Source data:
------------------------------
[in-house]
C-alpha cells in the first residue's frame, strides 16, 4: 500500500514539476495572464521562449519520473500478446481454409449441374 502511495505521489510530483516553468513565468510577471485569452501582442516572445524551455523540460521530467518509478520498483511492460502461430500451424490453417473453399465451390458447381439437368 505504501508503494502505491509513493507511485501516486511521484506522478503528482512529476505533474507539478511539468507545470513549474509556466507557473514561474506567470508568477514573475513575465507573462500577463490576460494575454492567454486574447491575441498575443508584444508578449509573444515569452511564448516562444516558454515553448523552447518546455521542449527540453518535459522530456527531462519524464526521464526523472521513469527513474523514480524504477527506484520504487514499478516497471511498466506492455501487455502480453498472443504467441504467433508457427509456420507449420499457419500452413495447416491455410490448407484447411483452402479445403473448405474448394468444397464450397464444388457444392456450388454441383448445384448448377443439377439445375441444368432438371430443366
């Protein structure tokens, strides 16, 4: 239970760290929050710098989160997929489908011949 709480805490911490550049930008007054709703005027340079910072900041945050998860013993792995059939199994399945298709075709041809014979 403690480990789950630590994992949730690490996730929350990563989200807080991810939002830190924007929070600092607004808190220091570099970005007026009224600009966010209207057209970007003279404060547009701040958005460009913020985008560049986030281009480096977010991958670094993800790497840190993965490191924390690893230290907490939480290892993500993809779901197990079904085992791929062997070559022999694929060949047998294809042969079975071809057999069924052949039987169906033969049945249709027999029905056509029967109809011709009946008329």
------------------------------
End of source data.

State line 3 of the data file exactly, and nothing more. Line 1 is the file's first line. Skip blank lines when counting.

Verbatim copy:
């Protein structure tokens, strides 16, 4: 239970760290929050710098989160997929489908011949 709480805490911490550049930008007054709703005027340079910072900041945050998860013993792995059939199994399945298709075709041809014979 403690480990789950630590994992949730690490996730929350990563989200807080991810939002830190924007929070600092607004808190220091570099970005007026009224600009966010209207057209970007003279404060547009701040958005460009913020985008560049986030281009480096977010991958670094993800790497840190993965490191924390690893230290907490939480290892993500993809779901197990079904085992791929062997070559022999694929060949047998294809042969079975071809057999069924052949039987169906033969049945249709027999029905056509029967109809011709009946008329």